[0043] The present invention generally comprises an apparatus to shield a signal interface of a z-axis plug-in module from electromagnetic interference (“EMI”). FIG. 3A is a perspective view of one embodiment of a z-axis plug-in optical transceiver module with a shielded signal interface that forms a part of an optical transceiver module assembly 300. Also shown in FIG. 3A is a portion of an EMI shield, generally designated at 330, which serves in the present invention as a means for shielding EMI about portions of the optical transceiver module, and about which further details will be given below.

[0044] During normal use, a pluggable optical transceiver module (“transceiver”) 320 is inserted in a cage 305. In one embodiment, though the transceiver 320 in the present embodiment comprises an optical transceiver module, it will be understood that it can alternatively comprise a transmitter, receiver, or transponder module. Cage 305 is disposed on a host board 365. Host board 365 may, for example, comprise a printed circuit board. FIG. 3B is a top view of the assembly 300. A heat sink 310 may be attached to cage 305 via a clip 302 to remove heat from transceiver 320.

[0045]FIG. 3C is a cross-sectional view of apparatus 300 along line 3C-3C of FIG. 3B. A right angle connector 370 includes a receptacle 372 for receiving an edge connector 345 of transceiver 320. Right angle connector 370 is a surface mount connector mounted to host board 365 and is part of a signal interface between a host and transceiver 320. Right angle connector 370 extends through an open portion 315 of the bottom of cage 305.

[0046] In greater detail, FIG. 3C shows the EMI shield 330 mounted to the host board 365. The EMI shield 330 is disposed about connector 370 exclusive of receptacle 372. As will be discussed in detail below, in one embodiment EMI shield 330 has a hood shape and includes front and back wall portions and two sidewall portions disposed about connector 370. The rear edges of a rear portion of transceiver 320 form a transceiver module seating surface 380. A shield seating surface 335 of the EMI shield 330 is shaped to mate with the transceiver module seating surface 380 to form a complete EMI shielding region about a rear end 390 of the transceiver 320 and right angle connector 370 when transceiver is fully inserted into cage 305.

[0047] Reference is now made to FIG. 3D, which shows various details of the EMI shield 330, according to one embodiment of the present invention. As already mentioned above, the shield 330 includes the base 397 and a plurality of wall portions that form the hood shape of the shield element. Specifically, the wall portions include a front wall portion 398A, a back wall portion 398B, and two side wall portions 398C and 398D. The back wall portion 398B is formed to extend a greater distance from the base 397 than the front wall portion 398A, while each side wall portion 398C and 398D is angled in its extension from the base so as to contiguously connect with both the front and back wall portions. The contiguous relationship of each wall portion to adjacent wall portions enables a top surface of each wall portion to together form the continuous shield seating surface 335, which, due to the angled nature of the wall portions as explained above, is angled with respect to base 397. The shield seating surface 335, as already discussed, is configured to engage the transceiver module seating surface 380 at the rear end 390 of the transceiver 320 (FIG. 4C) when the transceiver is fully seated within the cage 305, forming a barrier for preventing EMI emission from the interface between the transceiver 320 and the right angle connector 370. In contrast to the shield seating surface 335, the base 397 is formed so as to reside horizontally with respect to the wall portions in a parallel relationship to the host board 365. Two pegs 402 are formed on a lower face of the base 397 to facilitate mounting of the shield element 330 to the host board 365.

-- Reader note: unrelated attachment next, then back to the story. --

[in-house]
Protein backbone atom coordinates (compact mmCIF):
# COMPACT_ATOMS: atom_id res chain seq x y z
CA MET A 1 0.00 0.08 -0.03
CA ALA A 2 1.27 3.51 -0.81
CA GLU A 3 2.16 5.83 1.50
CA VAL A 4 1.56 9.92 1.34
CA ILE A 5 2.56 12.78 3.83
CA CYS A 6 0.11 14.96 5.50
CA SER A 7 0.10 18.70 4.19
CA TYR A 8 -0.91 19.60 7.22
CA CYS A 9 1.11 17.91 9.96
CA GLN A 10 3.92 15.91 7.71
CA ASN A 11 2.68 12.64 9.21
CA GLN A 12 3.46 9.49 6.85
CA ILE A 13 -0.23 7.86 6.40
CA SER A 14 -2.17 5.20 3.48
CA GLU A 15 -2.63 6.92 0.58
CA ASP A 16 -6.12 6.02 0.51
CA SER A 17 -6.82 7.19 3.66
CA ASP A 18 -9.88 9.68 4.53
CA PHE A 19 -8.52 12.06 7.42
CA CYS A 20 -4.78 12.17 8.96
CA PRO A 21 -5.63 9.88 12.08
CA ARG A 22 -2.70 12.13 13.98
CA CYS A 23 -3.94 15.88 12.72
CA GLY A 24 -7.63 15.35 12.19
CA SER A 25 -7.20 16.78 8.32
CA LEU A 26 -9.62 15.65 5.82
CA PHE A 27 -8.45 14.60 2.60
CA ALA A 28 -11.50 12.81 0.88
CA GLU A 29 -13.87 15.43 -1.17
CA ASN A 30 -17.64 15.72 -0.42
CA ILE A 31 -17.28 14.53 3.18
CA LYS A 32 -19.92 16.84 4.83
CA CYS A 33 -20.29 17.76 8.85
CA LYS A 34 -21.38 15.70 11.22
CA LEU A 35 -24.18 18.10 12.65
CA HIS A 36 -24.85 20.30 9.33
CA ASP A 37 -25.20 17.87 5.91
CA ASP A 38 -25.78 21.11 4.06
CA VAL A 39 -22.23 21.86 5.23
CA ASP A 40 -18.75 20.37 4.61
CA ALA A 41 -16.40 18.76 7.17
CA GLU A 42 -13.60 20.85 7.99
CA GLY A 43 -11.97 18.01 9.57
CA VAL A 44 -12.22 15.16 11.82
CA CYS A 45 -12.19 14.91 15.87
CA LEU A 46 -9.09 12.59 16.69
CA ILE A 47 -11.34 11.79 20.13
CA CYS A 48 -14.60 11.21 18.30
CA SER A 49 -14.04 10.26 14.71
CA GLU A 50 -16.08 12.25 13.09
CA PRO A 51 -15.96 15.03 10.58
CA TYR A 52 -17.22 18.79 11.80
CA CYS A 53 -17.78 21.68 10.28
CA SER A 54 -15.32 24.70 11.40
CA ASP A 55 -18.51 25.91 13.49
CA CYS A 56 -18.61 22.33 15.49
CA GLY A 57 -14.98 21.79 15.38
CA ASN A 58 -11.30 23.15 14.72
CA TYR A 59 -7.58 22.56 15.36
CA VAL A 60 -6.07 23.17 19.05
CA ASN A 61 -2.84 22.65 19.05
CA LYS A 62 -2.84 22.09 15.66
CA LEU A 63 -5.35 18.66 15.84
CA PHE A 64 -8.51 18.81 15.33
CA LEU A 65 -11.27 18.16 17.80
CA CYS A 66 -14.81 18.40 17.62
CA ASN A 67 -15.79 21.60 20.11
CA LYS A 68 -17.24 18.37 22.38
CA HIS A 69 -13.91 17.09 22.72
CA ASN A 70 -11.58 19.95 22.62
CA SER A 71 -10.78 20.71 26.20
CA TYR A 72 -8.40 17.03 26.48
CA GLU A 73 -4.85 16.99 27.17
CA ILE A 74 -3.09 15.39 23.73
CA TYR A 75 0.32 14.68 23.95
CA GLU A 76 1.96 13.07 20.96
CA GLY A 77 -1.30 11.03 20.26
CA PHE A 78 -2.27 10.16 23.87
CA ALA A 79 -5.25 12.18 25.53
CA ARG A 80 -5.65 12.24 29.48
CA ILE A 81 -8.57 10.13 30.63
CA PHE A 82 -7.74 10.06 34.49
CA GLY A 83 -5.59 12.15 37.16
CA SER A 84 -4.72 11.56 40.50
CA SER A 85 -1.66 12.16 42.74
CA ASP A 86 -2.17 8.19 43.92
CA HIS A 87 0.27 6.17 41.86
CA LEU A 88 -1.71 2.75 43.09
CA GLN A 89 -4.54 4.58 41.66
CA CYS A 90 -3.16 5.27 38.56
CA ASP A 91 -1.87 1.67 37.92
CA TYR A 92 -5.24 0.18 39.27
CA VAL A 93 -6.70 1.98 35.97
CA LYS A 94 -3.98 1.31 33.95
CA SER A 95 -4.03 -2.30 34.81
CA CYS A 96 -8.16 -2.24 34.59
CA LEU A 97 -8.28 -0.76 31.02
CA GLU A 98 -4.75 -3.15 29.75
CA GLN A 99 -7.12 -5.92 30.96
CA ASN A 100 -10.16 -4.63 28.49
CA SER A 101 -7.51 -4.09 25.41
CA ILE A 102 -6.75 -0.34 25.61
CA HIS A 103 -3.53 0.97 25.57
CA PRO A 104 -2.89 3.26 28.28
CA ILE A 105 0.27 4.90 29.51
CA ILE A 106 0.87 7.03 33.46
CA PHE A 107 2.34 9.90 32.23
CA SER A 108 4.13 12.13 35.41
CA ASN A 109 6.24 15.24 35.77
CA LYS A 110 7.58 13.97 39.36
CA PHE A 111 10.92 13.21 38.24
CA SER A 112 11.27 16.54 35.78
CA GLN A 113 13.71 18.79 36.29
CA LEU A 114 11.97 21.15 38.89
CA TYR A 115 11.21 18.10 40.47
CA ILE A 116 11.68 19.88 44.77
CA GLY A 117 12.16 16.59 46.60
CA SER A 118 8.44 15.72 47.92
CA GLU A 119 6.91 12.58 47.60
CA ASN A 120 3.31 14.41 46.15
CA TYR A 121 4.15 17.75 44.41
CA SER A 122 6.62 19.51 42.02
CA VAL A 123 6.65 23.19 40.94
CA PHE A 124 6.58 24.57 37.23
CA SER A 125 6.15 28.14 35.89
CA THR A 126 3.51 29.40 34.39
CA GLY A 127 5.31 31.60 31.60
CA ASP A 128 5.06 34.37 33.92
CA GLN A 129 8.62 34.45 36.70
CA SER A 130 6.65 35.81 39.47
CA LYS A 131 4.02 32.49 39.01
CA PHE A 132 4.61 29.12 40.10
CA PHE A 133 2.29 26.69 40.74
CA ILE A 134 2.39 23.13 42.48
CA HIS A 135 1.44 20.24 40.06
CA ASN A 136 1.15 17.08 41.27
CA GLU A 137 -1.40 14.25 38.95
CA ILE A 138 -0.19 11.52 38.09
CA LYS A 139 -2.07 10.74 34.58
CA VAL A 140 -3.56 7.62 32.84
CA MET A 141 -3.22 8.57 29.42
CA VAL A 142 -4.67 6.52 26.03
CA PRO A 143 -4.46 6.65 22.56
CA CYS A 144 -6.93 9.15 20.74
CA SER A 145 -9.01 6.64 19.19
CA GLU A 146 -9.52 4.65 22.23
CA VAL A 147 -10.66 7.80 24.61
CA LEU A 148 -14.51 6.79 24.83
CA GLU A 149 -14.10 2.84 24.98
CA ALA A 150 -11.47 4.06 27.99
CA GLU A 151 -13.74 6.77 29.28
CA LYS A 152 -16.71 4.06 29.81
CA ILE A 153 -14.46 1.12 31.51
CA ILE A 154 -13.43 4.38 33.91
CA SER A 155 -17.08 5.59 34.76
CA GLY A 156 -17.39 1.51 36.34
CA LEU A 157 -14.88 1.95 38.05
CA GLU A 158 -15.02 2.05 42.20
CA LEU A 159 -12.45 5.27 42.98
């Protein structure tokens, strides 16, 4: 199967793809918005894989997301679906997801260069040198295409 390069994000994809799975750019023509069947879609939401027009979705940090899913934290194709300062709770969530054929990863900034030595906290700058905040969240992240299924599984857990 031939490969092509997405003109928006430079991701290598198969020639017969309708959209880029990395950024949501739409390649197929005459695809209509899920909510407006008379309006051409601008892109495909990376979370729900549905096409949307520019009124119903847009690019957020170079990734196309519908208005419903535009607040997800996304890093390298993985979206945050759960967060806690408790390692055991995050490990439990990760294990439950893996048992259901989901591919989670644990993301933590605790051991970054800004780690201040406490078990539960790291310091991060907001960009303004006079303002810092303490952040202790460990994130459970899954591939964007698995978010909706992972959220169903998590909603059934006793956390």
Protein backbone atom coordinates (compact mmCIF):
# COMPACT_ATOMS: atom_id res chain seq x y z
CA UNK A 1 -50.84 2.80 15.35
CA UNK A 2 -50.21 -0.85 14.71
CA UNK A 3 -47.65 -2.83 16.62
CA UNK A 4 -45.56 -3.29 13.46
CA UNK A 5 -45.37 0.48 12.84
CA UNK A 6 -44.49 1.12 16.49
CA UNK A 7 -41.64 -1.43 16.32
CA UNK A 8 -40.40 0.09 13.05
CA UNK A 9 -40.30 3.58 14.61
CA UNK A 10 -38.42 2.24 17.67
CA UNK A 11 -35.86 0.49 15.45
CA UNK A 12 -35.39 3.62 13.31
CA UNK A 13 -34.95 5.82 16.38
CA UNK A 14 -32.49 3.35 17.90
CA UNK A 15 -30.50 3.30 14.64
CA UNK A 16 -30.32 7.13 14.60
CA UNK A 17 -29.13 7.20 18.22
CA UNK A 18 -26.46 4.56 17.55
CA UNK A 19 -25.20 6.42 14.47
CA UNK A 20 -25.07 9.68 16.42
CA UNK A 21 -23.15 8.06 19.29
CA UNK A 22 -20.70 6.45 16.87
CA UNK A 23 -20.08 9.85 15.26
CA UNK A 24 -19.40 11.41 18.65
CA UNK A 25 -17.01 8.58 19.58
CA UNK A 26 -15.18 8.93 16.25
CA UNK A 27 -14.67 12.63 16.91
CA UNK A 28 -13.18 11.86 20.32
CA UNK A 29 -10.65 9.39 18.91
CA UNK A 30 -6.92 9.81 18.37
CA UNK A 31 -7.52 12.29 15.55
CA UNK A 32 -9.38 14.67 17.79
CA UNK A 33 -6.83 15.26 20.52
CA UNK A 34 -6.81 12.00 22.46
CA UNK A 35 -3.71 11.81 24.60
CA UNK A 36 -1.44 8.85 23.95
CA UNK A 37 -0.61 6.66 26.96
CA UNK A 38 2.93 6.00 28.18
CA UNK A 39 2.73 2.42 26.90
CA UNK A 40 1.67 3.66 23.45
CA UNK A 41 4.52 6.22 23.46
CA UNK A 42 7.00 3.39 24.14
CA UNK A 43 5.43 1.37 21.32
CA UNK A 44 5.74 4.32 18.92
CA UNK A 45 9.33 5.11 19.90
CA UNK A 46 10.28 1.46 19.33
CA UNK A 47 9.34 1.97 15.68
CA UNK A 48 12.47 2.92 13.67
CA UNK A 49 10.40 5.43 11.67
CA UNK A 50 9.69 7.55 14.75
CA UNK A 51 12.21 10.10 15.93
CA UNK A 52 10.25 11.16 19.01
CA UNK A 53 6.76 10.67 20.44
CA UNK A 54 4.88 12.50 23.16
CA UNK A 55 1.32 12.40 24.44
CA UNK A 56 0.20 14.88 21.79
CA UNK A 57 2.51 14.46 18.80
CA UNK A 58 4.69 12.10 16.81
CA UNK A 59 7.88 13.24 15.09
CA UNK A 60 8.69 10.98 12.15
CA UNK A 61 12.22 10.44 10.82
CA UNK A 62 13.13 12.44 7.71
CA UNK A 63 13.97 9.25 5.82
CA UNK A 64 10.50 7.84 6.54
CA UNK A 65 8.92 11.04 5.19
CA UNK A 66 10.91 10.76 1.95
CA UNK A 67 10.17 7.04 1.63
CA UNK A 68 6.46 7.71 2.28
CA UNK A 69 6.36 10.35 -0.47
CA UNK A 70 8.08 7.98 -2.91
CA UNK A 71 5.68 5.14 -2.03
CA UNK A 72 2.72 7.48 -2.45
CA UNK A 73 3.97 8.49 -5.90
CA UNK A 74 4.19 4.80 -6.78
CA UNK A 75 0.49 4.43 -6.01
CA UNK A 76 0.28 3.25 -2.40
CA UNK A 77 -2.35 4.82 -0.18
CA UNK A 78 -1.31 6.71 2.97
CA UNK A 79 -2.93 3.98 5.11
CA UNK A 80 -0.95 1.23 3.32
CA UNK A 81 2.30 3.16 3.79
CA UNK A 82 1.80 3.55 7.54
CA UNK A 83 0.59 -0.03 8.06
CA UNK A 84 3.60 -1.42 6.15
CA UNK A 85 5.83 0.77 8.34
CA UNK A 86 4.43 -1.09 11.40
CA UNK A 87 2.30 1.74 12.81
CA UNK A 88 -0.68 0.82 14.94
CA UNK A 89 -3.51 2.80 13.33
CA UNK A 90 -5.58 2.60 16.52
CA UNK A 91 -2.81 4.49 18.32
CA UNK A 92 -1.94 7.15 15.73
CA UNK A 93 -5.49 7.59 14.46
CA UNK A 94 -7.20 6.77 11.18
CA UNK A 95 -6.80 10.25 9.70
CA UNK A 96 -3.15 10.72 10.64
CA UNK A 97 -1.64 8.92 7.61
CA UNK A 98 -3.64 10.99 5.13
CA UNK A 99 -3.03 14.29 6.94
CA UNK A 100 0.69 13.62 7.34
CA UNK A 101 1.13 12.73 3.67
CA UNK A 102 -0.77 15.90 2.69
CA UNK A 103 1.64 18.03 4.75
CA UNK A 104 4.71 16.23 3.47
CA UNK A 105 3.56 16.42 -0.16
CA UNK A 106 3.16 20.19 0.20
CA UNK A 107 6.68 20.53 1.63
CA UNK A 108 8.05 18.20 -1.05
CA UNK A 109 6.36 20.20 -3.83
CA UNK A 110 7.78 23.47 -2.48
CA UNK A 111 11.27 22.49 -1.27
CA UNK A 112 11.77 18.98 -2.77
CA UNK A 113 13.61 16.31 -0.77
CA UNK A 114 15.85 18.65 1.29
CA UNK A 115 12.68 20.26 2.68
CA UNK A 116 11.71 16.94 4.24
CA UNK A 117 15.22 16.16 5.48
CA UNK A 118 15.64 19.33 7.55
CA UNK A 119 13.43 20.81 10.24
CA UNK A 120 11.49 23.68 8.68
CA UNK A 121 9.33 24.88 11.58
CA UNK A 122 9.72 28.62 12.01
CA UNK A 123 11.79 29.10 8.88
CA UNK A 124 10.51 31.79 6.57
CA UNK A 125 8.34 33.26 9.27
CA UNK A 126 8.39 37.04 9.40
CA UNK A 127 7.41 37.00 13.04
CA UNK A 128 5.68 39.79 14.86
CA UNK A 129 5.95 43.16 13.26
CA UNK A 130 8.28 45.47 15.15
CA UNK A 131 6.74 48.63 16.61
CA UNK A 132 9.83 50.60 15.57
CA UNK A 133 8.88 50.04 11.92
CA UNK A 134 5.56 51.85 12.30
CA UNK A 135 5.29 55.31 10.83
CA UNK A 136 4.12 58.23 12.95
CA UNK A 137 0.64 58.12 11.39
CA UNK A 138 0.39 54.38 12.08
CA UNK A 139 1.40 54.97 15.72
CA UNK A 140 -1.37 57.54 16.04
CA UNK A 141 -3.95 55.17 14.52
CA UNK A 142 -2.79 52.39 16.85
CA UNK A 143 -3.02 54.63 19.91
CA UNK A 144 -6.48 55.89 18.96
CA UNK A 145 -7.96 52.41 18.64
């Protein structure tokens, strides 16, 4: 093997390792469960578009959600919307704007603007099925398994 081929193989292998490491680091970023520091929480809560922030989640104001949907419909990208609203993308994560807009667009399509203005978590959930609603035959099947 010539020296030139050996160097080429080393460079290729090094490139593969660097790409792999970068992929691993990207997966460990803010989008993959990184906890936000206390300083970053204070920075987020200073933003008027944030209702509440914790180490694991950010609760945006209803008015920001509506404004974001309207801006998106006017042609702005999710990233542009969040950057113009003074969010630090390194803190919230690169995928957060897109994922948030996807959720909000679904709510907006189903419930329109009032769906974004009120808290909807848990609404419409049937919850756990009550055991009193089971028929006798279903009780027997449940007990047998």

[0048] The EMI shield 330 includes various features that enable its inclusion within the optical transceiver module assembly 300. An aperture 399 is defined by the base 397 that enables it to receive the right angle connector 370 when the assembly is fully assembled. A groove 404 is defined on the base 397 and extends between the interface of the base with the sidewall portion 398C, the back wall portion 398B, and the other sidewall portion 398D. The groove 404 is sized to receive a portion of the cage 305 when it is connected to the host board 365, as explained below.

[0049] Though the wall portions 398A-D are contiguously formed in the embodiment illustrated in FIG. 3D, it is appreciated that one or more non-contiguous wall portion configurations can be employed in the EMI shield 330. Further, the shield seating surface 335 formed by the top surfaces of the wall portions 398A-D, though continuous in nature here can, in alternative embodiments, be non-continuous, having one or more discontinuous features thereon. Similarly, the shield seating surface can be defined by more or less than four wall portions, if desired. More generally, the EMI shield 330 is shown here having a substantially square shape when viewed from above. This particular shape should not be limiting of the present invention, however. Indeed, the particular shape of both the EMI shield 330 in general, and its constituent base, wall portions, and seating surface in particular, can vary according to need and the particular application in which the shield element will be employed. Finally, it is appreciated that the EMI shield 330 can be formed as an integral piece, or can comprise a plurality of joined components.